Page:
The Season: A Social History of the Debutante (Paperback)
A Smithsonian Best History Book of 2019
“Sparkling.” —Genevieve Valentine, NPR
Kristen Richardson traces the social seasons of debutantes on both sides of the Atlantic, sharing their stories in their own words, through diaries, letters, and interviews conducted at contemporary balls. Richardson takes the reader from Georgian England to colonial Philadelphia, from the Antebellum South and Wharton’s New York to the reimagined rituals of African American communities. Originally conceived as a way to wed daughters to suitable men, debutante rituals have adapted and evolved as marriage and women’s lives have changed. An inquiry into the ritual’s enduring cultural significance, The Season also reveals the complex emotional world of the girls at its center, whose every move was scrutinized and judged, and on whose backs family fortunes rested.
— Lucy Tiven - Washington Post
Sharply observed and oddly timely, this history of the debutante ball explores a ritual whose social and historical significance has often been overlooked.… Richardson delves into a variety of fascinating deb scenes.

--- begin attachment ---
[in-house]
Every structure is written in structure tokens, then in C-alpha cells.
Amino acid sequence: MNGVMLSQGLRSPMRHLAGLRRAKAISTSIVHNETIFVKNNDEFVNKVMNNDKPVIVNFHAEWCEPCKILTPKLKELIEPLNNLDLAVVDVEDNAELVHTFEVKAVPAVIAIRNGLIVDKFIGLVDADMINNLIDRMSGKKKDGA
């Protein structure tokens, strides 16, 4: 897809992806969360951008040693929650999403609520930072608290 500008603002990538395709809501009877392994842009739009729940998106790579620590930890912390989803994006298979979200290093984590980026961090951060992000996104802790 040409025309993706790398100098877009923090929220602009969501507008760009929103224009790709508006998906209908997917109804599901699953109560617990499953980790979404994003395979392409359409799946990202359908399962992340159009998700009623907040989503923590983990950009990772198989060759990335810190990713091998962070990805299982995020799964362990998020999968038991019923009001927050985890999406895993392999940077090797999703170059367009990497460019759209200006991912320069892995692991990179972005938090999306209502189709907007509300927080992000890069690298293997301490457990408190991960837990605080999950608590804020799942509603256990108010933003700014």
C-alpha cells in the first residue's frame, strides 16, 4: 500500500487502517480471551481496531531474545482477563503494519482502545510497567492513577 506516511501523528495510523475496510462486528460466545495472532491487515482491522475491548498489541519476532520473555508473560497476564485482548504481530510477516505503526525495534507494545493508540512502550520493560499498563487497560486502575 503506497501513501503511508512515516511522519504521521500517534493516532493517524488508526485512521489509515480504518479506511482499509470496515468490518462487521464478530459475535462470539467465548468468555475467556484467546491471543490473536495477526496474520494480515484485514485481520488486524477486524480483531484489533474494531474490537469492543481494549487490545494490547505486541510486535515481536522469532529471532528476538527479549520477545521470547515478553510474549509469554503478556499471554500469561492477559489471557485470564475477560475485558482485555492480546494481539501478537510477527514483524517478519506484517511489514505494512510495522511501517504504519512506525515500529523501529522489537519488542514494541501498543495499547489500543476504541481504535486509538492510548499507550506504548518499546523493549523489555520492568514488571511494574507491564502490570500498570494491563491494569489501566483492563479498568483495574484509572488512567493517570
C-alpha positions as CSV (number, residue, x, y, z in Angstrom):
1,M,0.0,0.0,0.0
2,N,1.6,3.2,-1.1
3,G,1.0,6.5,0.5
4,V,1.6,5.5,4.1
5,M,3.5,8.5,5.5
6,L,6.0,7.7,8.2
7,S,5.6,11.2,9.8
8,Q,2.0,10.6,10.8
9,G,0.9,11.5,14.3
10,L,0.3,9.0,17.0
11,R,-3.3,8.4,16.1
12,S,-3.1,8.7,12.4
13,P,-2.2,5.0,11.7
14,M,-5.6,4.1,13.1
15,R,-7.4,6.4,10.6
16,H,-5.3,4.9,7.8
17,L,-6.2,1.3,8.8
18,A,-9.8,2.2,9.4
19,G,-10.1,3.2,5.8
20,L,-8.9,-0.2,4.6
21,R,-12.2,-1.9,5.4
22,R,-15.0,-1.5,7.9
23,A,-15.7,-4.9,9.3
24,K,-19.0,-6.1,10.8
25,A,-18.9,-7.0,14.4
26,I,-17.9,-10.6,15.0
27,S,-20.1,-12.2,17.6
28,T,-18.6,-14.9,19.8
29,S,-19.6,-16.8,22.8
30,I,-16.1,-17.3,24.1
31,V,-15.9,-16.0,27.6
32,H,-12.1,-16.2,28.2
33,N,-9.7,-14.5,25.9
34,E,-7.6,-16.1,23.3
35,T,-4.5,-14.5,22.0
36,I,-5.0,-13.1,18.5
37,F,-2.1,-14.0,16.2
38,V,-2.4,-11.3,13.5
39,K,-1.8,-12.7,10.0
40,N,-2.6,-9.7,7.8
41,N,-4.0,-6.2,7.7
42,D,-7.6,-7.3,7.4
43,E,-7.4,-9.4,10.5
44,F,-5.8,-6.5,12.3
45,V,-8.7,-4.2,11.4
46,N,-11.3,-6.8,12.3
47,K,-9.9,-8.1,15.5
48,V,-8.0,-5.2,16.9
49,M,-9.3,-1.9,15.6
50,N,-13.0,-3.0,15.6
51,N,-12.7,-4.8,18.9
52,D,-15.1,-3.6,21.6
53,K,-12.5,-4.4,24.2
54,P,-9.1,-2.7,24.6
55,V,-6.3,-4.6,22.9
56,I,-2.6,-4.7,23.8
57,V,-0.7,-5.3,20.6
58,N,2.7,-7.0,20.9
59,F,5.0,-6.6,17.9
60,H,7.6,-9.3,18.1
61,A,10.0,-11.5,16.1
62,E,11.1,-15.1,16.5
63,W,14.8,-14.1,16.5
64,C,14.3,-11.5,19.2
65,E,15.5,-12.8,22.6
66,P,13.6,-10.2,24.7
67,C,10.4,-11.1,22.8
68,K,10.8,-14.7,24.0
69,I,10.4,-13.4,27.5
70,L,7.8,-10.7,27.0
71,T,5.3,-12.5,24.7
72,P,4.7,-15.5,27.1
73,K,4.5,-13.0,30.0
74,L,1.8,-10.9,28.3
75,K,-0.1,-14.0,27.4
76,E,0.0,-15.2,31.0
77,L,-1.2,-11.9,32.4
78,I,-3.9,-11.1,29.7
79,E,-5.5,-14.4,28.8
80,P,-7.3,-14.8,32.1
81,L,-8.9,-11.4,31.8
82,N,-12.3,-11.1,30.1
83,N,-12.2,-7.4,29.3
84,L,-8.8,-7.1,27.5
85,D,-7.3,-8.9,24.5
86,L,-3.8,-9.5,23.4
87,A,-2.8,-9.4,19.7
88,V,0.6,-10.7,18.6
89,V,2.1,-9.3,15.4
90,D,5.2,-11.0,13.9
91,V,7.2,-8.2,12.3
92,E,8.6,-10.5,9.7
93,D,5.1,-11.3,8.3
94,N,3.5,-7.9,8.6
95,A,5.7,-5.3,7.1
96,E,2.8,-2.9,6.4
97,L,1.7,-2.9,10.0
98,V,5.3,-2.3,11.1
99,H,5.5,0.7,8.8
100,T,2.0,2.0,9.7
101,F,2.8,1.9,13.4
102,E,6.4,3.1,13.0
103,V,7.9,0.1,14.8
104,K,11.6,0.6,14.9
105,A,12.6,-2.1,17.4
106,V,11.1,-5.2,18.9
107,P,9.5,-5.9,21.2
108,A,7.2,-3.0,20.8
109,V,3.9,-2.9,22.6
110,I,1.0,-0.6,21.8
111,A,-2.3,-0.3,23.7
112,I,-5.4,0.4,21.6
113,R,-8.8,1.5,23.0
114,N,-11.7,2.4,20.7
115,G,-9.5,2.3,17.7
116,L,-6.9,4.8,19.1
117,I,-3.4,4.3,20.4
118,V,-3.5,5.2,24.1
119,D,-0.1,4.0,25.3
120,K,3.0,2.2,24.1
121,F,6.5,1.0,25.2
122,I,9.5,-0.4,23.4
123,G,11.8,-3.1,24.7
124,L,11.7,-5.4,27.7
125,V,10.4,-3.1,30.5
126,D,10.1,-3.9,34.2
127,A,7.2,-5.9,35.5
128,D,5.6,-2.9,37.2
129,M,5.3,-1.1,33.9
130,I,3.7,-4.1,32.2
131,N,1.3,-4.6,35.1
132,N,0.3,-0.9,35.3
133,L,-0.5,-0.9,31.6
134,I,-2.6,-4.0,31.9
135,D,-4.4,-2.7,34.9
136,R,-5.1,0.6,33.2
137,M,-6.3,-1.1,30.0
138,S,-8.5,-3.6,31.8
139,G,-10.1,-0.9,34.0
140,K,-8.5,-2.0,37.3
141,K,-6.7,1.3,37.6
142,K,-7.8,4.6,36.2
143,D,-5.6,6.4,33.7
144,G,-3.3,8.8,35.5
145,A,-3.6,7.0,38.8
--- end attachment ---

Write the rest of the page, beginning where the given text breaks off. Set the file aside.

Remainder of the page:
— The New Yorker
An immersive history, and one with remarkable empathy for the women populating it.
— Maitreyi Anantharaman - Lit Hub
Kristen Richardson writes so gracefully, and tells a story of courtship and marriage I knew nothing about and found fascinating.
— Ira Glass, host of This American Life
Phenomenal.… [I]ncludes dozens of captivating interviews with those who’ve chosen to debut.
— Bitch Reads
[Kristen] Richardson’s sharp account of how the season evolved… is a more absorbing story than any period drama.
— Cordelia Jenkins - Financial Times
A detailed examination of modern debutante societies… Richardson’s engaging study deserves credit for its persistently humane treatment of her subjects.
— Robert Leigh-Pemberton - Sunday Telegraph
[A] fascinating social history.
— Francesca Carington - Tatler
[A] serious, enlightening look at debutantes throughout history.… Richardson reveals a rich and complicated world.
— Michael Giltz - Book and Film Globe
Class power has never been about wealth alone. As Kristen Richardson skillfully and colorfully documents, the marriage market—and the courtly ritual of the debutante—lays open a long, troubling, transatlantic history. This engaging book reminds us that ‘mock royalty’ and the trophy daughter, whether it’s Consuelo Vanderbilt in 1894 or Ivanka Trump more recently, are at the center of America’s love affair with the rich and beautiful.
— Nancy Isenberg, author of White Trash: The 400–Year Untold History of Class in America